This TEST is required by law and assists the University in evaluating the performance of multiple emergency communication methods. All campuses are fully operational. This is only a TEST! Read more »

This University of Miami Style Guide specifies the editorial and graphic standards for the University of Miami.
This guide is intended to provide consistency in all promotional or informational publications of the University. It sets forth the principles that help the University achieve four necessary and sometimes difficult-to-reconcile objectives:

 
  • A University-wide editorial style that ensures consistency and accuracy in internal and external communications;
     
  • A distinctive design system that graphically reflects the character of the University and that is consistent throughout the range of publications and among all constituent groups;
     
  • A level of printing excellence that will satisfactorily convey to the reader the general quality of the University; and
     
  • Maximum economy with each dollar of our publishing budget.

    For further information, contact the Office of Communications and Marketing, Division of University Communications, at 1320 South Dixie Highway (Locator Code: 2990); 305-284-5600.

    Editorial Style Table of Contents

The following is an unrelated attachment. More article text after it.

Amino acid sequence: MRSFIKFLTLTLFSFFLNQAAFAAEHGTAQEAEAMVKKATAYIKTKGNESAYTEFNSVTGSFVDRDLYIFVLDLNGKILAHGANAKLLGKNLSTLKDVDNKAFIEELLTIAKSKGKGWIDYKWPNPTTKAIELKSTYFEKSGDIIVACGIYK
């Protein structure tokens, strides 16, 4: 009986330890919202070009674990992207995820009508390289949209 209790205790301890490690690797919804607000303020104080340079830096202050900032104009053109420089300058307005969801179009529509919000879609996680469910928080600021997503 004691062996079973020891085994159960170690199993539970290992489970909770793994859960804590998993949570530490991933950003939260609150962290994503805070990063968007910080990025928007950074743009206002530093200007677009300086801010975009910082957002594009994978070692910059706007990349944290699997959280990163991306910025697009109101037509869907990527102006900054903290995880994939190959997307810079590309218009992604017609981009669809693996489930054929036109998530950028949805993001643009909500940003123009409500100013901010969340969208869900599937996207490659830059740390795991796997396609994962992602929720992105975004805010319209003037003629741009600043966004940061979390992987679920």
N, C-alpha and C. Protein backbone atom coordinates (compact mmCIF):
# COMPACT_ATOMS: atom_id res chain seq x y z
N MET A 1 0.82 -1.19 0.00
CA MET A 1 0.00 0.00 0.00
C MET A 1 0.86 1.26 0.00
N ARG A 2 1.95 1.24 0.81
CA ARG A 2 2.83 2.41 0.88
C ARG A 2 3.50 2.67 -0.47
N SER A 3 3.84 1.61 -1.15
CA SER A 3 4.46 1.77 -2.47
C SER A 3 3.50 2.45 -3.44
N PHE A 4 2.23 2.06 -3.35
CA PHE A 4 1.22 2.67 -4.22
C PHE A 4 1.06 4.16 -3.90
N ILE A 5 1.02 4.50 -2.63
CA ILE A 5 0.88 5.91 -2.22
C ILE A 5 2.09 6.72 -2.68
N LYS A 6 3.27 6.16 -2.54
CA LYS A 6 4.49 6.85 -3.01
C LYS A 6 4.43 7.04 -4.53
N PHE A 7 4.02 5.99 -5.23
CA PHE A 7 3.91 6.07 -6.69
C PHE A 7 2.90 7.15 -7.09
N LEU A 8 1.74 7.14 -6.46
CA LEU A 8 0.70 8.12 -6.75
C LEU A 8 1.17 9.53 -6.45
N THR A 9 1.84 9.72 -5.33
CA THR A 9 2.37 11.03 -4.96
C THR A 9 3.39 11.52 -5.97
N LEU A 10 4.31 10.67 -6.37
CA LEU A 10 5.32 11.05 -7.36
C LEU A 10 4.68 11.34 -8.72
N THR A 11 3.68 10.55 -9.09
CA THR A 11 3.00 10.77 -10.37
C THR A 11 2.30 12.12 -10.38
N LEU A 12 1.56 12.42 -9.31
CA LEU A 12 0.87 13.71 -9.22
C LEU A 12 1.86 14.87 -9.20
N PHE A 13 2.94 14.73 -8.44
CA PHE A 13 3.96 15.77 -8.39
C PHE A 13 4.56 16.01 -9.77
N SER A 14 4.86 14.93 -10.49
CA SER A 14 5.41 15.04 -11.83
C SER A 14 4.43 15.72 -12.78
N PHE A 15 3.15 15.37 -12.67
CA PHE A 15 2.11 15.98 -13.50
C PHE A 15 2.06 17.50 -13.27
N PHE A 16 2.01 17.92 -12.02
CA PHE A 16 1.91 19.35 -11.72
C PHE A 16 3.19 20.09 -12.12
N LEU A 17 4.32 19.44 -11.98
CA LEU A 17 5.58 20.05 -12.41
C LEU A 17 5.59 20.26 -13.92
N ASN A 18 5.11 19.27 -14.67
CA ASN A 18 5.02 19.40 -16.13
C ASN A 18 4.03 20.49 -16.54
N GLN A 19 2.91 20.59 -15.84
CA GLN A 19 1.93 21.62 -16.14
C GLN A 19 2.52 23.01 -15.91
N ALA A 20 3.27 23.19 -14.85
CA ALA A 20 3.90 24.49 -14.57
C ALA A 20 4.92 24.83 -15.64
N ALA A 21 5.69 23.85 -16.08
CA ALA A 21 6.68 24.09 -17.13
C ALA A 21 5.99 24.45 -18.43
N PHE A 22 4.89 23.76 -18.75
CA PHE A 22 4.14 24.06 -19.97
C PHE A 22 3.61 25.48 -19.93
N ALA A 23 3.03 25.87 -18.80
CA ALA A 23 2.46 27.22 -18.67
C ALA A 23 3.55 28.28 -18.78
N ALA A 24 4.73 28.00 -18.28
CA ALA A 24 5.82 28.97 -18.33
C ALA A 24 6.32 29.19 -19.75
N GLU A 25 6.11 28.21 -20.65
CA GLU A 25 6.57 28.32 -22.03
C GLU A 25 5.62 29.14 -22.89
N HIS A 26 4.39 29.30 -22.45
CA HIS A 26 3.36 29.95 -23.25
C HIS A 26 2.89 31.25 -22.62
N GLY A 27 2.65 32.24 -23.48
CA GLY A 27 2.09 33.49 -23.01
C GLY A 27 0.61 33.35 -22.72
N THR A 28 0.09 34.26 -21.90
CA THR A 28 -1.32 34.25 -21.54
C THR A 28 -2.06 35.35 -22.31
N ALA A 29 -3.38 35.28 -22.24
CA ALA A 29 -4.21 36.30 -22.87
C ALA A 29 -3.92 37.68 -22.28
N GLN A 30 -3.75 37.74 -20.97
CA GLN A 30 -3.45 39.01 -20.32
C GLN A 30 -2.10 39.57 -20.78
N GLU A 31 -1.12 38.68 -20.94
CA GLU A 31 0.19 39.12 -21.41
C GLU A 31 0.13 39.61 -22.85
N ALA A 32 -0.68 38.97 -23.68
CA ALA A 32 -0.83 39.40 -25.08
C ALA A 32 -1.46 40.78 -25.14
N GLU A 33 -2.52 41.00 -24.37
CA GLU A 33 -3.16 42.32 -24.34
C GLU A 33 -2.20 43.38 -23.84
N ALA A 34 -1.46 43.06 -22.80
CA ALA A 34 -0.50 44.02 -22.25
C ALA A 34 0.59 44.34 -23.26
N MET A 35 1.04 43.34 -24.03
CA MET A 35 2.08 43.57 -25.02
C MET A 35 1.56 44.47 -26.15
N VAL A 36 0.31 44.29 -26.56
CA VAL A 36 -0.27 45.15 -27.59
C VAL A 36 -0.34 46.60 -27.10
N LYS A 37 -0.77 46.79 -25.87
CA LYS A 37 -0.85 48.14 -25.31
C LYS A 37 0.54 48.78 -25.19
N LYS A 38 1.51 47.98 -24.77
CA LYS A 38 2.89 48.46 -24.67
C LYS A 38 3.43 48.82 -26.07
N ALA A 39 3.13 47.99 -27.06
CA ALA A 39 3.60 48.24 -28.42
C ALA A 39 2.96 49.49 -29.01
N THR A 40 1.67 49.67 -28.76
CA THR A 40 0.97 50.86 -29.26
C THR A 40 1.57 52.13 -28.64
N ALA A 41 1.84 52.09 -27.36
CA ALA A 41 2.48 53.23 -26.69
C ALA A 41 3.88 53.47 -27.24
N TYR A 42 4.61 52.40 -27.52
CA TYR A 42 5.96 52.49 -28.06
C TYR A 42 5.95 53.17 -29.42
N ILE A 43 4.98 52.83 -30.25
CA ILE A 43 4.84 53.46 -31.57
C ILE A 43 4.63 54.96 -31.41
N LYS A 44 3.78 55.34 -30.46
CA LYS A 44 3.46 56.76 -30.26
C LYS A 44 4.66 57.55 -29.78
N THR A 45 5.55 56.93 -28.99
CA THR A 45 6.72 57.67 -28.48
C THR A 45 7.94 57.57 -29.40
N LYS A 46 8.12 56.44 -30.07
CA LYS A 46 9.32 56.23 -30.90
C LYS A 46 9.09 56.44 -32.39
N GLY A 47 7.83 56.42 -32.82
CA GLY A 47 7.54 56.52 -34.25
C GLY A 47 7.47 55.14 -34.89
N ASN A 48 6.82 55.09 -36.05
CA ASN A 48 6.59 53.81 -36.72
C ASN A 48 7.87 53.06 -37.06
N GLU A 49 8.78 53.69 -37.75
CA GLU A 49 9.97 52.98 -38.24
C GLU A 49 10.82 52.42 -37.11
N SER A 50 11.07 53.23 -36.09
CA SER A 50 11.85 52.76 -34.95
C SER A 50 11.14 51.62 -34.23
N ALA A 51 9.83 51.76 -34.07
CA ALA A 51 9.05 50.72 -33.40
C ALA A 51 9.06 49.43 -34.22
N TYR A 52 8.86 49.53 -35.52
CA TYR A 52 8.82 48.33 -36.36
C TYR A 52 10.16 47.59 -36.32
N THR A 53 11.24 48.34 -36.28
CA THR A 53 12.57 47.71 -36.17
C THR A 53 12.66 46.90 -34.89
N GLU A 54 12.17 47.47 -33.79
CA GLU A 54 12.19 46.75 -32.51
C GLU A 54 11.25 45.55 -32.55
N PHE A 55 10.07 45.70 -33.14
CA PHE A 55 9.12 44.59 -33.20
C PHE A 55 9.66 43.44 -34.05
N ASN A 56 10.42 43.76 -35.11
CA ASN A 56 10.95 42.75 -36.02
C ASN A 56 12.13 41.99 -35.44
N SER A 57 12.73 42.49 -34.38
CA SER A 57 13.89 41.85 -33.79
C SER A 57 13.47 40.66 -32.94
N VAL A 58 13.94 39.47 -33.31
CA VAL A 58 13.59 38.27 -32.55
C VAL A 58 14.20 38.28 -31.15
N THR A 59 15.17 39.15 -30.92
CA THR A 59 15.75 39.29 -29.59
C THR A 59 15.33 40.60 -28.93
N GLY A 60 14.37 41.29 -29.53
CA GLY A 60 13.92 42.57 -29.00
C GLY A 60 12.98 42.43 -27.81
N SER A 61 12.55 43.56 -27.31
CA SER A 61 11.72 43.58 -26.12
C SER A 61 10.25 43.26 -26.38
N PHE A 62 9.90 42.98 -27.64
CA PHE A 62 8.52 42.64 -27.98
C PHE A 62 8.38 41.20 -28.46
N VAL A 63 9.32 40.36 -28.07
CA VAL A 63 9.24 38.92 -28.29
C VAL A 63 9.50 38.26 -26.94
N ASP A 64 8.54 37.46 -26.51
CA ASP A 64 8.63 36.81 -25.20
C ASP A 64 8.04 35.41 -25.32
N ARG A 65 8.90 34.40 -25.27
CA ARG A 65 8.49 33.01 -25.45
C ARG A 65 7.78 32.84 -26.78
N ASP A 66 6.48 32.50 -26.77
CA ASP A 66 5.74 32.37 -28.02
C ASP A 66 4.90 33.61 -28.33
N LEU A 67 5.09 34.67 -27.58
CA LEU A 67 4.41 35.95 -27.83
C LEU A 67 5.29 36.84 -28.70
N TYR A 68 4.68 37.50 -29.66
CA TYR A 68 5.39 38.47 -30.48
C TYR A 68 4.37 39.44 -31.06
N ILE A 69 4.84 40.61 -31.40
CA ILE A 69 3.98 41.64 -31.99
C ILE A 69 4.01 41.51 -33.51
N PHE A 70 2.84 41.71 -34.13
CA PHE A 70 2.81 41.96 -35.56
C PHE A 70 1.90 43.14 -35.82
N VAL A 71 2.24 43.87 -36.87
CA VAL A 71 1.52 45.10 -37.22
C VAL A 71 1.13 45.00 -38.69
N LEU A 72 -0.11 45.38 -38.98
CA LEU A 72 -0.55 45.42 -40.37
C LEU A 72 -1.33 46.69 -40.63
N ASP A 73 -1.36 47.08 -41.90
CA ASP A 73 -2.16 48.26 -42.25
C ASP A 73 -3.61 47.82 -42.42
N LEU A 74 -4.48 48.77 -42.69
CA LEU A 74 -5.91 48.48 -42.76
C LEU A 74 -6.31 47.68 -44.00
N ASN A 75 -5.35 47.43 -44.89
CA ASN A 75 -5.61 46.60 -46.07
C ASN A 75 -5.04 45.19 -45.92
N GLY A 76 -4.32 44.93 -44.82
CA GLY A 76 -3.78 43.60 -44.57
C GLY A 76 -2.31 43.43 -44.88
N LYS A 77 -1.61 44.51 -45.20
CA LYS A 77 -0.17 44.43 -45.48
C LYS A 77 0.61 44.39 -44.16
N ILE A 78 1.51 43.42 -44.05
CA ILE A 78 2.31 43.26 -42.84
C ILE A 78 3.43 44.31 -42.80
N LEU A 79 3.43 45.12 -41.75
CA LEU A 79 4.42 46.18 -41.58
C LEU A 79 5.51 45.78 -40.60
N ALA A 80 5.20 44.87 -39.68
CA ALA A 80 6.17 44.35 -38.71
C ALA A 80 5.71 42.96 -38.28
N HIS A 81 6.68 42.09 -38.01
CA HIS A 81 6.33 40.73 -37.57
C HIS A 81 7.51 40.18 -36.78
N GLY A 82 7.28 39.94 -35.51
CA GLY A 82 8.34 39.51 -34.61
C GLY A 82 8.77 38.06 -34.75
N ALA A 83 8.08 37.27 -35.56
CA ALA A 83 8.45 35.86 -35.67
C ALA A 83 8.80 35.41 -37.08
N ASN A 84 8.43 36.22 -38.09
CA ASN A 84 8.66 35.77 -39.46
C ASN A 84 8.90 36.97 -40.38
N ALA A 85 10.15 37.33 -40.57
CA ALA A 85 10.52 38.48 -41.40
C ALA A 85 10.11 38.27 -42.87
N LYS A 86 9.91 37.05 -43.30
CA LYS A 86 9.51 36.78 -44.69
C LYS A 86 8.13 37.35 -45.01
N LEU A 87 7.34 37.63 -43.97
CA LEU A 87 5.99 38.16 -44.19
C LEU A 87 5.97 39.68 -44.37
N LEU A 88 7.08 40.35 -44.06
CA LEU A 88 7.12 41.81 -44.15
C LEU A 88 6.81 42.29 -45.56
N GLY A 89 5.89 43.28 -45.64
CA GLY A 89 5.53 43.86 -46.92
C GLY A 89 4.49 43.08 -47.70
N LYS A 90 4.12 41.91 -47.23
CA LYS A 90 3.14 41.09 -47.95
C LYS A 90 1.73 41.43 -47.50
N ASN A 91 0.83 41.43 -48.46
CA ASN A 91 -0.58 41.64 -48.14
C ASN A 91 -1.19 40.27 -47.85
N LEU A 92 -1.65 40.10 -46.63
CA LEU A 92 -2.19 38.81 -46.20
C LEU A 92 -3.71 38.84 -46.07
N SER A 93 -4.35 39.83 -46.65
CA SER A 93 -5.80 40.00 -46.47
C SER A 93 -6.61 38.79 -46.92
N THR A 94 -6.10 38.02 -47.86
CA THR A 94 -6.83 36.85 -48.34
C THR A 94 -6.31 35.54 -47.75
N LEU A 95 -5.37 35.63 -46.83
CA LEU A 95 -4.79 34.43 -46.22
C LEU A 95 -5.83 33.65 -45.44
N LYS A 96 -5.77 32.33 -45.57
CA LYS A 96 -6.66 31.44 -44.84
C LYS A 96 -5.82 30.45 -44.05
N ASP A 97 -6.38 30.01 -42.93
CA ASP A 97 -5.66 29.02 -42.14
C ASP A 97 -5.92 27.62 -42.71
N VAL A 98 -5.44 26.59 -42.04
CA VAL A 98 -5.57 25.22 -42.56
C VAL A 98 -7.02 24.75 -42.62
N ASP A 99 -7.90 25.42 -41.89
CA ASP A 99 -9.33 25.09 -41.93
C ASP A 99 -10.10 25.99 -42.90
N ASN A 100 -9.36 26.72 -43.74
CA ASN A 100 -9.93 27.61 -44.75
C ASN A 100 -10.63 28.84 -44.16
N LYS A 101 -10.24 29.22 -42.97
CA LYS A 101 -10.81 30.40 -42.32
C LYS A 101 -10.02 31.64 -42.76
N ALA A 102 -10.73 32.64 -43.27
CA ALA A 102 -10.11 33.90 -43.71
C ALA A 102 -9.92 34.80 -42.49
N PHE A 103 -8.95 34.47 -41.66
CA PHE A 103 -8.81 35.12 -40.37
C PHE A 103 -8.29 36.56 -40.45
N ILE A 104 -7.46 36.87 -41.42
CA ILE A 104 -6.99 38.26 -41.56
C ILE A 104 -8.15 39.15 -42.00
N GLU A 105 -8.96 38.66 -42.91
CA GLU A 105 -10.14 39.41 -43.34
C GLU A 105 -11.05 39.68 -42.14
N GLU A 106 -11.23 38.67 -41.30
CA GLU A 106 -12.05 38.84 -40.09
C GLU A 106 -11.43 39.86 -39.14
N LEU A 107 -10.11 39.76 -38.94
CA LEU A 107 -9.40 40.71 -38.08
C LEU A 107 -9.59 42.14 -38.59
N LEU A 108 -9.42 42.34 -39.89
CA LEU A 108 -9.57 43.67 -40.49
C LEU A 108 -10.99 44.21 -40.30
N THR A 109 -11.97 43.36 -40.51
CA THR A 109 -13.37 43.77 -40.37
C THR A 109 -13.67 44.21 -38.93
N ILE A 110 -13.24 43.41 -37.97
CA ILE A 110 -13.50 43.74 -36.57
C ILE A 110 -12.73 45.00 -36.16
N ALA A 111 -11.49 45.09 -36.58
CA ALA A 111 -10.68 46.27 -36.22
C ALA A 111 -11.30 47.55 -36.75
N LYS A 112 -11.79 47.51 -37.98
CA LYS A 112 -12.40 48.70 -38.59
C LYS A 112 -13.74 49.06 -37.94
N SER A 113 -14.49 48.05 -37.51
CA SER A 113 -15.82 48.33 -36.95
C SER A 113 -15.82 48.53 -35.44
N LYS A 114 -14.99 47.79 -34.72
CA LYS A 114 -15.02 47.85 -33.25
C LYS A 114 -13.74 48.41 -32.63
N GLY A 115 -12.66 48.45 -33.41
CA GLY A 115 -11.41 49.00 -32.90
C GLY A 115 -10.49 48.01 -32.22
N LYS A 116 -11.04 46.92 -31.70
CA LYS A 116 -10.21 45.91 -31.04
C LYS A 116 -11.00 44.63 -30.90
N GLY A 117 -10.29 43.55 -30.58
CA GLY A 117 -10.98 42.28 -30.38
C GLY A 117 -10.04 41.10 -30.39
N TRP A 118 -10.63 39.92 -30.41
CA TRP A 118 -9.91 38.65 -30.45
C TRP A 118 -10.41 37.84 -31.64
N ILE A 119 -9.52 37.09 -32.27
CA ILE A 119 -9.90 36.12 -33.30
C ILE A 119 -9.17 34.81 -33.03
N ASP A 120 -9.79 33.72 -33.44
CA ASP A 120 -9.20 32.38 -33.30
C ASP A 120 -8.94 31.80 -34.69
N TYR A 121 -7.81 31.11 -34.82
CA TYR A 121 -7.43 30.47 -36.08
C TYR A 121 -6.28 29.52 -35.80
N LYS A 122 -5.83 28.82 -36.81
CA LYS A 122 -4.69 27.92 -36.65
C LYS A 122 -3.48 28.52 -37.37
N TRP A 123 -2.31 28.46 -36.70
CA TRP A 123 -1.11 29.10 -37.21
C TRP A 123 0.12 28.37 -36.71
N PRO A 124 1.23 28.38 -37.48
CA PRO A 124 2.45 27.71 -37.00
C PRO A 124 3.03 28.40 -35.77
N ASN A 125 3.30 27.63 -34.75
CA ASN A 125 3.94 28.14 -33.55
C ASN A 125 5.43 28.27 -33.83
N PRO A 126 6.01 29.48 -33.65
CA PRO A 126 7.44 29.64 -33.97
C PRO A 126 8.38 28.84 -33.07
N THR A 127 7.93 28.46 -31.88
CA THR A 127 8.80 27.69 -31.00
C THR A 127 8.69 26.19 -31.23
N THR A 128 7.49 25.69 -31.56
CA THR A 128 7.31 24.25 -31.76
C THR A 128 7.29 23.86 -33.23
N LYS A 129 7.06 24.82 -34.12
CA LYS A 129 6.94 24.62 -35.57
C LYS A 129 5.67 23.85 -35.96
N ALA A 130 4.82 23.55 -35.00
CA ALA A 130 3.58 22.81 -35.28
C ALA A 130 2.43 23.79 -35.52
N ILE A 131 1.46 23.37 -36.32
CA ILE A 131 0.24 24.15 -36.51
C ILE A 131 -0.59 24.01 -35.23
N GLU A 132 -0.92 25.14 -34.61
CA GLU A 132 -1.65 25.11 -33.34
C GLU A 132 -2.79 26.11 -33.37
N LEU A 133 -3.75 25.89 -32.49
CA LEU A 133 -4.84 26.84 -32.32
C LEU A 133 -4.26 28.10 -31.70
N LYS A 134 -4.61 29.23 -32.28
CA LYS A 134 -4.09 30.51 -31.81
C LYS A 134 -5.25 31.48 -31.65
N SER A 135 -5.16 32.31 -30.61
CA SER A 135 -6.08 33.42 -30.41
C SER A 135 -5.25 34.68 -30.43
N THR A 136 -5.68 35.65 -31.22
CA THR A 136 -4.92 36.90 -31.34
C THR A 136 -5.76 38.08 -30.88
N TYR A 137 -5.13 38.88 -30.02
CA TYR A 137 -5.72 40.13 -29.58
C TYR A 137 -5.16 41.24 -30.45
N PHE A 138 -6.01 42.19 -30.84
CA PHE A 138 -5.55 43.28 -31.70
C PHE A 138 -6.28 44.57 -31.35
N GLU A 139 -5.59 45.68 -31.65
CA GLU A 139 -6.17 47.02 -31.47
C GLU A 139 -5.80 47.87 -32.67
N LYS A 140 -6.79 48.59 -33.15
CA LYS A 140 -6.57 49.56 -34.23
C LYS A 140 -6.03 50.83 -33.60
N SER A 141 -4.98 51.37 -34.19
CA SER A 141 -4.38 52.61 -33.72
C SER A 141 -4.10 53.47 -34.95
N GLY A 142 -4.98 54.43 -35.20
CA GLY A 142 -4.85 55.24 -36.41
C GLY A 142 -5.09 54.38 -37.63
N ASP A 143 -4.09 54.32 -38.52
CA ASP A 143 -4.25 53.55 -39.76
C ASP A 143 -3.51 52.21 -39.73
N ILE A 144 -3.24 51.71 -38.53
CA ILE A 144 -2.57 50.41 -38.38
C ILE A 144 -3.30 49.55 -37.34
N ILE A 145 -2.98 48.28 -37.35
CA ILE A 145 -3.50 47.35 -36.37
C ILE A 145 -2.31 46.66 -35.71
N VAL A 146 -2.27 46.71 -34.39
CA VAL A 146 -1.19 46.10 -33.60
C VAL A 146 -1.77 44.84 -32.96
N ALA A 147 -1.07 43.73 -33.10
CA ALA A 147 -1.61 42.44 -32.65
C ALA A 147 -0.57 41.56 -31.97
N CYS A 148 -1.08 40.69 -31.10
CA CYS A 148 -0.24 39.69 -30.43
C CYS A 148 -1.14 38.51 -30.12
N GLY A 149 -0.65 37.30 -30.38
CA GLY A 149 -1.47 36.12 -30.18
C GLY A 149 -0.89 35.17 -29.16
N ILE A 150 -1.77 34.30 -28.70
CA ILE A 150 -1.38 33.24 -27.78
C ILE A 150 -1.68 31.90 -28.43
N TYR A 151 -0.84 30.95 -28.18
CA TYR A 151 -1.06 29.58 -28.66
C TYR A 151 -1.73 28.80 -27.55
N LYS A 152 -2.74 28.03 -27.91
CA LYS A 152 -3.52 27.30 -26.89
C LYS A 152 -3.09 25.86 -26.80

Click on the links below to jump to the appropriate subject.
    Abbreviations
    Academic Degrees
    Addresses
    Apostrophe
    Business Reply Mail
    Capitalization and Titles
    Captions and Cutlines
    Colon
    Comma
    Computer Terminology
    Courtesy Titles
    Gender
    Hyphen
    Invitations
    Italics
    Nondiscrimination
    Numbers
    Period
    Physical or Mental Disability
    Quotation Marks
    Race and Ethnicity
    Semicolon
    Telephone Numbers

    Editorial Style

    Most editorial standards for University publications can be found in a few universally accepted references:

     
  • The editorial reference sources for publications are Merriam Webster's Collegiate Dictionary, Tenth Edition and The Chicago Manual of Style, 14th Edition, published by the University of Chicago Press.